Why We Need the Rich

In the fall of 2011 protesters were on the streets demonstrating against the top one percent that they felt had an unfair share of America’s wealth. They ‘occupied Wall Street’ and set up camps across the country calling themselves the '99 percenters.’ The movement has faded away, but the issue of income inequality is one that continues to invoke public discussion.

The top one percent vs. the 99 percent

Much of the anger stemmed from the recession of 2007-2009 that affected working and middle class Americans much more so than those who encouraged the excesses that led the unraveling of the financial house of cards that Wall Street had built. It stripped away the security blanket of home ownership that was part of the American dream, and made an entire generation suspect of the financial elite.
As the memory of devastation caused by the financial crises of 2007-2009 has eased, so has the stigma that was attached, at least for a while, to being rich.

Wealth is a reward for innovation and risk taking

People get rich for a variety of reasons but at its core, it is a reward for innovation and risk taking. In hindsight, we all think we could have invented the iPhone or come up with the idea behind Facebook but in reality, we didn’t. Creating a startup is not a license to get rich; rather it’s a risky business. Forbes reports that 90% of startups will fail. Those that succeed may create an outsized level of wealth for their creators as well as their investors and, in the process, create a trickle-down effect that helps many in the economy.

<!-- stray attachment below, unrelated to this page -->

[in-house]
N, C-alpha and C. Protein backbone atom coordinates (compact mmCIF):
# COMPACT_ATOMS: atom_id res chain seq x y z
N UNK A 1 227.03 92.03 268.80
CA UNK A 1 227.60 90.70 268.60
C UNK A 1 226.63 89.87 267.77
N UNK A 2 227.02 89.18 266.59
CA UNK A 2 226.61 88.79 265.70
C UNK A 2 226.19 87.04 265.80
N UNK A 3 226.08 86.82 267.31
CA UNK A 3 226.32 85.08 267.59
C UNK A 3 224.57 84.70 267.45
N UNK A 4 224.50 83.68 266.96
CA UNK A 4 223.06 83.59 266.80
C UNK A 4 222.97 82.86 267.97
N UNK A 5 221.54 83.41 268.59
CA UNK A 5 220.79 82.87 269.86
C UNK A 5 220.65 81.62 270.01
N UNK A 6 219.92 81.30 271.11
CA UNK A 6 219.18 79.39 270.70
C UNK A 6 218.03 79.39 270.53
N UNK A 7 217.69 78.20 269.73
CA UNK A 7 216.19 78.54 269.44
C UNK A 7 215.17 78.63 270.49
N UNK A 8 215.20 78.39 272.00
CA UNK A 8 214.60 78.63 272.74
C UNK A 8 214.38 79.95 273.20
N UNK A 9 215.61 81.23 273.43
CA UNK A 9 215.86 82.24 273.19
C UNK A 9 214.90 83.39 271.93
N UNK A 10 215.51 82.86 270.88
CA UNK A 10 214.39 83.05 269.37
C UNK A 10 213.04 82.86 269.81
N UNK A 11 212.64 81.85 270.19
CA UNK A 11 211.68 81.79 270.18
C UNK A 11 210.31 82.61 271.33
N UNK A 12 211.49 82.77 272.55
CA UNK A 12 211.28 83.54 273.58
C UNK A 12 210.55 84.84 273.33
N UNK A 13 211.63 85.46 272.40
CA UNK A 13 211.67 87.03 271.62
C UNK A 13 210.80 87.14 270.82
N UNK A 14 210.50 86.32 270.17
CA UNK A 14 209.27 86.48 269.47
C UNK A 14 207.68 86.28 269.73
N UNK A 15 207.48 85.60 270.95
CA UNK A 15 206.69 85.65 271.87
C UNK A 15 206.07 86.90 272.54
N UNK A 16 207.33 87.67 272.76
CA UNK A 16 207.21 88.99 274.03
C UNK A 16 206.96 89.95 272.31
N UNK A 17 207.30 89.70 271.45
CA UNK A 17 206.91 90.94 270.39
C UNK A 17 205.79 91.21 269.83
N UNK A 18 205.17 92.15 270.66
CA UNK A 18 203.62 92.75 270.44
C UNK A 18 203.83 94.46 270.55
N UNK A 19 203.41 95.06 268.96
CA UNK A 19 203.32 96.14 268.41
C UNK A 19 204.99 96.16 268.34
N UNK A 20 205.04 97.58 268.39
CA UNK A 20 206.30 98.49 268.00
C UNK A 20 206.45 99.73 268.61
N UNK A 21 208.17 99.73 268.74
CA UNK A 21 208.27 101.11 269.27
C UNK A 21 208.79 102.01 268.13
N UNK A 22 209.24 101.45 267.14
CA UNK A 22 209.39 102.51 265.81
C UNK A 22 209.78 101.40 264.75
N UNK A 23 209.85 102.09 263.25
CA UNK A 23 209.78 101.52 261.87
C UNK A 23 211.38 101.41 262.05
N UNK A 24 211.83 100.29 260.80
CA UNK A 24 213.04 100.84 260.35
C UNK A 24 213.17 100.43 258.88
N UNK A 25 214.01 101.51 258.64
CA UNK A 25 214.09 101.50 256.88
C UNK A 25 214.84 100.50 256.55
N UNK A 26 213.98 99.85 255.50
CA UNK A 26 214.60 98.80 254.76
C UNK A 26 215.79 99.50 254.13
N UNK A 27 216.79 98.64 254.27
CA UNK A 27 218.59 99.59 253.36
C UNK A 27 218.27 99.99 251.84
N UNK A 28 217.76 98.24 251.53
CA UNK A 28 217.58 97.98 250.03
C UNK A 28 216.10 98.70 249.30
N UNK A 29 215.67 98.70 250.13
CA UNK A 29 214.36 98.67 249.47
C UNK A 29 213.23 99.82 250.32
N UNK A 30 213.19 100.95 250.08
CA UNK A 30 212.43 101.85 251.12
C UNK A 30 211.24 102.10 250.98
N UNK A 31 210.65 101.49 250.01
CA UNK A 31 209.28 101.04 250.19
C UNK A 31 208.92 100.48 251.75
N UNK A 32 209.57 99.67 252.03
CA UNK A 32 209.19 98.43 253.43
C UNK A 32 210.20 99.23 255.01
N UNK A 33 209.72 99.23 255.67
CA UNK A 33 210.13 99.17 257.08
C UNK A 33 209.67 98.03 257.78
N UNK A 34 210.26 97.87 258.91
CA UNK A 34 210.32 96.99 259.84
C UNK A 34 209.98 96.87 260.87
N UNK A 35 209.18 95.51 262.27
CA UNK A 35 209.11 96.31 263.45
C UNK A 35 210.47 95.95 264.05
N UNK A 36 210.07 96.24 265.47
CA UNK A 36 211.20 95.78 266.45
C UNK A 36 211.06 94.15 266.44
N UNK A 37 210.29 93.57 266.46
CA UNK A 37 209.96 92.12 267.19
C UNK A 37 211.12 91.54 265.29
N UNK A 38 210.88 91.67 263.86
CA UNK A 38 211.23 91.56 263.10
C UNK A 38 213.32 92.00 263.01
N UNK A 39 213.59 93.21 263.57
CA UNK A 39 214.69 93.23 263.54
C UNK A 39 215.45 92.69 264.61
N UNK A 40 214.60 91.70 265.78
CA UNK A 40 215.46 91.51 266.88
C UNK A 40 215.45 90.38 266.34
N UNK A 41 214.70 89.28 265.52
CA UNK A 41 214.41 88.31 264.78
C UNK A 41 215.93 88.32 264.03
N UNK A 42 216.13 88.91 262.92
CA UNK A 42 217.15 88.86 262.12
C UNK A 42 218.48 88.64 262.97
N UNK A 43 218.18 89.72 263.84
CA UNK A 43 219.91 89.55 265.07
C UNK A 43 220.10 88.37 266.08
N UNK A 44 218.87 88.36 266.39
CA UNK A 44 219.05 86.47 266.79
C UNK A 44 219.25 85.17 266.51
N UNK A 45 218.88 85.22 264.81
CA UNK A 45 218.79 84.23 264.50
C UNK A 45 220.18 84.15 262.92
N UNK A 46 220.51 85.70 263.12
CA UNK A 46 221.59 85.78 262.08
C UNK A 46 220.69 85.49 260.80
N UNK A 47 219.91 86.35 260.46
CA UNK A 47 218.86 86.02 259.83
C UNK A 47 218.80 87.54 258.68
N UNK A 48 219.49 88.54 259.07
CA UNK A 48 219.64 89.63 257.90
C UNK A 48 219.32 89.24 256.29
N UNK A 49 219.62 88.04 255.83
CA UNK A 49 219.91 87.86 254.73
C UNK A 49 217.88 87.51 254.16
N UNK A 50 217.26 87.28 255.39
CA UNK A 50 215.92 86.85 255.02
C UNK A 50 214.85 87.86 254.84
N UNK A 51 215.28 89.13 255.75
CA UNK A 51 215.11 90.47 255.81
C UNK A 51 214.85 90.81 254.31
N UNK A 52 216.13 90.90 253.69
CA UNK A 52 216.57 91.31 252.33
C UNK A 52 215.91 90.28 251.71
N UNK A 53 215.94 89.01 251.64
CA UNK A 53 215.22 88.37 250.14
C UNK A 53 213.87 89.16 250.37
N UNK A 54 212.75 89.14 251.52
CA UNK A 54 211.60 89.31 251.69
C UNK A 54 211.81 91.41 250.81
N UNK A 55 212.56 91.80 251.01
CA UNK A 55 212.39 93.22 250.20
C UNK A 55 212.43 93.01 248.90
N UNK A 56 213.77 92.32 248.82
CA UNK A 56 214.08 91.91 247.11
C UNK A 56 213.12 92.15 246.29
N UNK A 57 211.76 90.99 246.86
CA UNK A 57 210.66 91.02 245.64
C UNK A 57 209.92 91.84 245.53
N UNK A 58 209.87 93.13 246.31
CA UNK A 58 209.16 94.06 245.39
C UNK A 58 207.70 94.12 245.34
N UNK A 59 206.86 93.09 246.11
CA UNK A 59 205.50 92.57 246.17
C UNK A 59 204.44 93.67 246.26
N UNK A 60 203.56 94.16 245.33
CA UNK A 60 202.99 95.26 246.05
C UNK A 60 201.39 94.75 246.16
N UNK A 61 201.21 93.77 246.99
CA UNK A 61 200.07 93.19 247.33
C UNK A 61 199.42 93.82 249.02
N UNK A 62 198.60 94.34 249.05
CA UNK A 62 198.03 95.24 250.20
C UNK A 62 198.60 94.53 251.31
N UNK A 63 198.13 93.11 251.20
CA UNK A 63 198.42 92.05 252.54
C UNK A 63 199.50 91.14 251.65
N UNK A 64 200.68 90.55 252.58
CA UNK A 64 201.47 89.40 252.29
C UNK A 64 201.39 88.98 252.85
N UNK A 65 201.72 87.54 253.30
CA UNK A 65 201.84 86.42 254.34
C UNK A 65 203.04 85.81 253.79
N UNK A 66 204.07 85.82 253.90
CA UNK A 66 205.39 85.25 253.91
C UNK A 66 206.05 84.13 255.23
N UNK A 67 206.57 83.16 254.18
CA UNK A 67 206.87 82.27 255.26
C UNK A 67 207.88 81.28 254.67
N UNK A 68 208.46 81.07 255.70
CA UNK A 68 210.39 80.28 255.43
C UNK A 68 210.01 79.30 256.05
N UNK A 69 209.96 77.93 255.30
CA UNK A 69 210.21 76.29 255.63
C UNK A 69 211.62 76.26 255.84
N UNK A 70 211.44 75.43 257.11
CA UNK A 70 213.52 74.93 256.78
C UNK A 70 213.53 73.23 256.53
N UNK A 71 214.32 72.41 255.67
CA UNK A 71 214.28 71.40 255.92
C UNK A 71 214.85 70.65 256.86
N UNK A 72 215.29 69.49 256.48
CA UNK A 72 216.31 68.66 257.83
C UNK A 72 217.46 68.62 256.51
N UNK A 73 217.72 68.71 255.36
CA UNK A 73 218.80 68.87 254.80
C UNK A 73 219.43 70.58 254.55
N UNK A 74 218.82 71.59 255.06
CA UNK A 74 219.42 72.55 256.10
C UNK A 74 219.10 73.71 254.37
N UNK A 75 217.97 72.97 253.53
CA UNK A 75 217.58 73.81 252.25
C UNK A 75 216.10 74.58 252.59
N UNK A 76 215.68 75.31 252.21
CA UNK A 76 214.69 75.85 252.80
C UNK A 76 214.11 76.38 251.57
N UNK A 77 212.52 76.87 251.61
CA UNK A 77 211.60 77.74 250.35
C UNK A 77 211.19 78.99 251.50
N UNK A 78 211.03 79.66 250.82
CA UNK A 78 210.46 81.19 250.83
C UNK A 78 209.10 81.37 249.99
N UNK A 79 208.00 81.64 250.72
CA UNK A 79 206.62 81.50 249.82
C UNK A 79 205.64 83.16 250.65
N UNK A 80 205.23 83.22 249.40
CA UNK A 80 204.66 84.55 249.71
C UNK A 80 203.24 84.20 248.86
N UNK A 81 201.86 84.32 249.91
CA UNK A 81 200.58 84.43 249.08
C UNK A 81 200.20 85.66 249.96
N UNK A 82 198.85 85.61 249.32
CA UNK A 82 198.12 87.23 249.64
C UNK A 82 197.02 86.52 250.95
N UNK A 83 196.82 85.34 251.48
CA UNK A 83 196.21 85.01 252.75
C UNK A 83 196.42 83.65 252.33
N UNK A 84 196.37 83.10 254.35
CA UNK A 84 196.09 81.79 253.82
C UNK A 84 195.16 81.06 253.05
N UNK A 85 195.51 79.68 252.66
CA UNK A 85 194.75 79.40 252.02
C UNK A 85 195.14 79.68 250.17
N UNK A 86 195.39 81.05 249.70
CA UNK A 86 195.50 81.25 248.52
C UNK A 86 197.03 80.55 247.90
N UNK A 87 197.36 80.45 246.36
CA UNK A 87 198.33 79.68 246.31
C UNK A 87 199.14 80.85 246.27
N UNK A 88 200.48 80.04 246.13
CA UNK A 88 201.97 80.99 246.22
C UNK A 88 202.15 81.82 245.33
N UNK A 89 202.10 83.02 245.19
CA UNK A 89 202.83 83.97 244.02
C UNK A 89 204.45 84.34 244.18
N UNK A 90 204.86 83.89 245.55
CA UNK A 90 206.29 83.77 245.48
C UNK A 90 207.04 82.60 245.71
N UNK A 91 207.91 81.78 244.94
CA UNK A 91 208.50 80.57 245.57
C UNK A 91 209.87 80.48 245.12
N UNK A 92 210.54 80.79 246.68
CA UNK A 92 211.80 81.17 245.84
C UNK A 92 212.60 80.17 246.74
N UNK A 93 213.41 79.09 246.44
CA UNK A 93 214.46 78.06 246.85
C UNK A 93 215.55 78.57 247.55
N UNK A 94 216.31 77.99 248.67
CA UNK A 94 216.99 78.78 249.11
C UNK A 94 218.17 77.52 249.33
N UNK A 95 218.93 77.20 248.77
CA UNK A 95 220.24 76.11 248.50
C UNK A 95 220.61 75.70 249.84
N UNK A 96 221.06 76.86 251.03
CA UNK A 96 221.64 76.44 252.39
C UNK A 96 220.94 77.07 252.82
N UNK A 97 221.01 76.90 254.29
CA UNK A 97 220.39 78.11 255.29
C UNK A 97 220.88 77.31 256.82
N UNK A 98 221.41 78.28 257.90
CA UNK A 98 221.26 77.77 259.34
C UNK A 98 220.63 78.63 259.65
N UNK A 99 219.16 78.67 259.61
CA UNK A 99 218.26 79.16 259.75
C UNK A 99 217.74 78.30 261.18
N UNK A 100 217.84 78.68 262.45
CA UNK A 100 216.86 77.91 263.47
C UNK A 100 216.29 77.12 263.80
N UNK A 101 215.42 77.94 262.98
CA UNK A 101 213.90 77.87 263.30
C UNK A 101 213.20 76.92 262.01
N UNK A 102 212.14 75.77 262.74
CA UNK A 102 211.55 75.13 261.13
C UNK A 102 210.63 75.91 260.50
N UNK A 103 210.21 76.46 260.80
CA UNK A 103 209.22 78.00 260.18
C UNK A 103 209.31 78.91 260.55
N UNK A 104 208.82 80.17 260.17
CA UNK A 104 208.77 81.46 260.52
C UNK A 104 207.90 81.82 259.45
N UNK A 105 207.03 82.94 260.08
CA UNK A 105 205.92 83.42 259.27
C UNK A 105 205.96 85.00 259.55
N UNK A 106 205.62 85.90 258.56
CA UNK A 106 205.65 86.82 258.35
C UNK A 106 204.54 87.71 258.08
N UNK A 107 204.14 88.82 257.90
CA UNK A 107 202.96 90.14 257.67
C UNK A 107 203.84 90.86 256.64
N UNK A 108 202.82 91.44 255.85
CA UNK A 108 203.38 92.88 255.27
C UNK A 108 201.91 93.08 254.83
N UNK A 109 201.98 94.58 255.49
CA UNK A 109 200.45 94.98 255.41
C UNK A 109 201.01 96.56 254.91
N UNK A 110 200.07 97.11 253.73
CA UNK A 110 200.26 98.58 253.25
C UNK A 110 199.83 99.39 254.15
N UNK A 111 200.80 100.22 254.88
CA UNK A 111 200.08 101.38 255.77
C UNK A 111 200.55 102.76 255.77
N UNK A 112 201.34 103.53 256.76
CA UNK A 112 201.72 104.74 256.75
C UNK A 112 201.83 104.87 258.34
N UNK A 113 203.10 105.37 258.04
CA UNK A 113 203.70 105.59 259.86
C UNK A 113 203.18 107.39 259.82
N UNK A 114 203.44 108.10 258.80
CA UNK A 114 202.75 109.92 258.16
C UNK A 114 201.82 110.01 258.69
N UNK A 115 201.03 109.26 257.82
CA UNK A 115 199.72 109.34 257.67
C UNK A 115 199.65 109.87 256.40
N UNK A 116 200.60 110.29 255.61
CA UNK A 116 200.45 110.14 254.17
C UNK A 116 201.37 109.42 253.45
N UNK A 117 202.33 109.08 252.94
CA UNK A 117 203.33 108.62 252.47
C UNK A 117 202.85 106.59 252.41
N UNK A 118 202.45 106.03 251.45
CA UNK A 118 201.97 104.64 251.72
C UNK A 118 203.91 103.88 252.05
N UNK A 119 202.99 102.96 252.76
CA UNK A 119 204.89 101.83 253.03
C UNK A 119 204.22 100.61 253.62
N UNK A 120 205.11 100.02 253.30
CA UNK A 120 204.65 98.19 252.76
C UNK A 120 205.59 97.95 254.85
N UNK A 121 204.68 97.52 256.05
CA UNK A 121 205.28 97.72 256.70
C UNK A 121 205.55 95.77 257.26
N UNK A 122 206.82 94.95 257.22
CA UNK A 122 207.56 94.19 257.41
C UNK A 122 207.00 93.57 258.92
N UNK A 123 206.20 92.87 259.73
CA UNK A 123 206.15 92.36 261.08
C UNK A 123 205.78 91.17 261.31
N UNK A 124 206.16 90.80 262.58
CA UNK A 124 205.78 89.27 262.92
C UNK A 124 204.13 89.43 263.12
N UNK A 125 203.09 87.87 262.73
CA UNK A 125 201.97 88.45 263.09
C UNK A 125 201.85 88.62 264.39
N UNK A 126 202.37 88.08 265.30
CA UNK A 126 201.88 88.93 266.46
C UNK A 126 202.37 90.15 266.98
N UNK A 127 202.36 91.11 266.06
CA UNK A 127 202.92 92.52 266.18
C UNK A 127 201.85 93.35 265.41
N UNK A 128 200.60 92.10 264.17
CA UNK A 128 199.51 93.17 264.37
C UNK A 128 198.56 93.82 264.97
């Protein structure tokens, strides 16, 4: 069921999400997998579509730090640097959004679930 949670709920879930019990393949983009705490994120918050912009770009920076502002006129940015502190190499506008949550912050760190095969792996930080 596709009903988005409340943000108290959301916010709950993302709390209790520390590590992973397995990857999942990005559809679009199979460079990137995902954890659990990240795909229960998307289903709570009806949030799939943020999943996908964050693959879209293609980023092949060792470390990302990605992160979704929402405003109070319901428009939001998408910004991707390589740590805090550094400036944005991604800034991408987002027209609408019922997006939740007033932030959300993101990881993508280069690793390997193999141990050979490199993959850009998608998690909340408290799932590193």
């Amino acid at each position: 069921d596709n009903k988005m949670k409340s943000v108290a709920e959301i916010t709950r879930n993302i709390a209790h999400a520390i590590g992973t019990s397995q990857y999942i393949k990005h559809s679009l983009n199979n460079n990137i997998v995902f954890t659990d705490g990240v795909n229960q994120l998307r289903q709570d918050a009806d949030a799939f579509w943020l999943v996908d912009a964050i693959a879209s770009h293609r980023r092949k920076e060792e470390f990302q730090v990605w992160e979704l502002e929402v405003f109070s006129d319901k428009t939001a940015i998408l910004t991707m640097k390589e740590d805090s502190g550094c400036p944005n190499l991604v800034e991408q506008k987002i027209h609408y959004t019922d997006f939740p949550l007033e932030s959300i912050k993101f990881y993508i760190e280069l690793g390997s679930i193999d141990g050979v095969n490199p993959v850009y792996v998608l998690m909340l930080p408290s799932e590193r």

Sure, Jeff Bezos is worth some $67 billion dollars, but Amazon also employs more than 220,000 full-time people and another 100,000 seasonal workers. And, most of these jobs are in America. For a number of years, Amazon operated at a loss in order to build market share and the wealth that Mr. Bezos enjoys today, and it certainly did not come easily.

Income inequality is an issue in 2016

Income inequality has become a populist issue in the 2016 campaign. Sen. Bernie Sanders railed against the excesses of Wall Street, and Hillary Clinton has promised to raise trillions in new revenue by increasing taxes on the wealthy. According to a report by the Tax Policy Center nearly 80% of the new tax burden would fall on the richest one percent.

Top one percent pay 45.7 percent of income taxes

According to a report by CNBC, the top-earning one percent of Americans paid 45.7 percent of individual income taxes in 2014. Those in the bottom 60 percent paid less than 2 percent. To put dollar numbers to the Tax Center report, the three million or so Americans in the top 1 percent paid approximately $644 billion in tax revenue in 2014.
One can argue whether the rich pay their fair share or engage in shady tax practices, but the bottom line is that the top 1 percent pay nearly half of all federal taxes. Without the ‘rich’ the tax burden to the majority of Americans would increase dramatically if the country desired to maintain the current level of government services.